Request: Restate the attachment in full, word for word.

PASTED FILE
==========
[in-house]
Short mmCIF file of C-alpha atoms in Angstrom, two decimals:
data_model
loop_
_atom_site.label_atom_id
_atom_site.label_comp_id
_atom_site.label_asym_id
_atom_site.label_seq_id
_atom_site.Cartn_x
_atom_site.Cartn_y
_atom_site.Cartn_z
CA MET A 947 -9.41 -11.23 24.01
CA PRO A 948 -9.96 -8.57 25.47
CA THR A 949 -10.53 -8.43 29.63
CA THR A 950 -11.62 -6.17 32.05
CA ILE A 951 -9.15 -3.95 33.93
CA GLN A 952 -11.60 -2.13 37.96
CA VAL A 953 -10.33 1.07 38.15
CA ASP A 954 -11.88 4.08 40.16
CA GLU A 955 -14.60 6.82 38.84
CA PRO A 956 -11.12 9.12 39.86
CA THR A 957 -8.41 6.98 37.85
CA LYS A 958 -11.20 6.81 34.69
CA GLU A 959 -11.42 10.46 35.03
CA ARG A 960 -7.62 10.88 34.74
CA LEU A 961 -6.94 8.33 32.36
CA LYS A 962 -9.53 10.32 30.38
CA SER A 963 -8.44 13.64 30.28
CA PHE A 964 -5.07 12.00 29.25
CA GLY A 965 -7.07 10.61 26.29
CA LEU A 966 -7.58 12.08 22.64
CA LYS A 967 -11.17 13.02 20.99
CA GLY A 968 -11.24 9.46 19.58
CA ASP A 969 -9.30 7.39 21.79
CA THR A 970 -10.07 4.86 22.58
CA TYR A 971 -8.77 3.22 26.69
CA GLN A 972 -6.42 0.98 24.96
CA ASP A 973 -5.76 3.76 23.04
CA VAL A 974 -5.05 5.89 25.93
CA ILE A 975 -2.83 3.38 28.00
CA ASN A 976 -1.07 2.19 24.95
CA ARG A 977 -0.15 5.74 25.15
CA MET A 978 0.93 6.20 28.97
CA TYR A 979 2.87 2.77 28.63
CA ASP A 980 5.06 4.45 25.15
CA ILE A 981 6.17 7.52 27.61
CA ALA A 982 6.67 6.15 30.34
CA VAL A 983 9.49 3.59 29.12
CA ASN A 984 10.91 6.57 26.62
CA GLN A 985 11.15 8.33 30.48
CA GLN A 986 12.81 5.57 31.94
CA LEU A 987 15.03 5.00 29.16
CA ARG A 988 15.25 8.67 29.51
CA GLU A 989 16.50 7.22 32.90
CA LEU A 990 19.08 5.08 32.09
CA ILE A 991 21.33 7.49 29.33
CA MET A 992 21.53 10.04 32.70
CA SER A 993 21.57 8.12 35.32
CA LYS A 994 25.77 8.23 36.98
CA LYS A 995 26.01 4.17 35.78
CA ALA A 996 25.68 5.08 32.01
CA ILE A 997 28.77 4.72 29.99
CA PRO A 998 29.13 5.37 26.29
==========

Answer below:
[in-house]
Short mmCIF file of C-alpha atoms in Angstrom, two decimals:
data_model
loop_
_atom_site.label_atom_id
_atom_site.label_comp_id
_atom_site.label_asym_id
_atom_site.label_seq_id
_atom_site.Cartn_x
_atom_site.Cartn_y
_atom_site.Cartn_z
CA MET A 947 -9.41 -11.23 24.01
CA PRO A 948 -9.96 -8.57 25.47
CA THR A 949 -10.53 -8.43 29.63
CA THR A 950 -11.62 -6.17 32.05
CA ILE A 951 -9.15 -3.95 33.93
CA GLN A 952 -11.60 -2.13 37.96
CA VAL A 953 -10.33 1.07 38.15
CA ASP A 954 -11.88 4.08 40.16
CA GLU A 955 -14.60 6.82 38.84
CA PRO A 956 -11.12 9.12 39.86
CA THR A 957 -8.41 6.98 37.85
CA LYS A 958 -11.20 6.81 34.69
CA GLU A 959 -11.42 10.46 35.03
CA ARG A 960 -7.62 10.88 34.74
CA LEU A 961 -6.94 8.33 32.36
CA LYS A 962 -9.53 10.32 30.38
CA SER A 963 -8.44 13.64 30.28
CA PHE A 964 -5.07 12.00 29.25
CA GLY A 965 -7.07 10.61 26.29
CA LEU A 966 -7.58 12.08 22.64
CA LYS A 967 -11.17 13.02 20.99
CA GLY A 968 -11.24 9.46 19.58
CA ASP A 969 -9.30 7.39 21.79
CA THR A 970 -10.07 4.86 22.58
CA TYR A 971 -8.77 3.22 26.69
CA GLN A 972 -6.42 0.98 24.96
CA ASP A 973 -5.76 3.76 23.04
CA VAL A 974 -5.05 5.89 25.93
CA ILE A 975 -2.83 3.38 28.00
CA ASN A 976 -1.07 2.19 24.95
CA ARG A 977 -0.15 5.74 25.15
CA MET A 978 0.93 6.20 28.97
CA TYR A 979 2.87 2.77 28.63
CA ASP A 980 5.06 4.45 25.15
CA ILE A 981 6.17 7.52 27.61
CA ALA A 982 6.67 6.15 30.34
CA VAL A 983 9.49 3.59 29.12
CA ASN A 984 10.91 6.57 26.62
CA GLN A 985 11.15 8.33 30.48
CA GLN A 986 12.81 5.57 31.94
CA LEU A 987 15.03 5.00 29.16
CA ARG A 988 15.25 8.67 29.51
CA GLU A 989 16.50 7.22 32.90
CA LEU A 990 19.08 5.08 32.09
CA ILE A 991 21.33 7.49 29.33
CA MET A 992 21.53 10.04 32.70
CA SER A 993 21.57 8.12 35.32
CA LYS A 994 25.77 8.23 36.98
CA LYS A 995 26.01 4.17 35.78
CA ALA A 996 25.68 5.08 32.01
CA ILE A 997 28.77 4.72 29.99
CA PRO A 998 29.13 5.37 26.29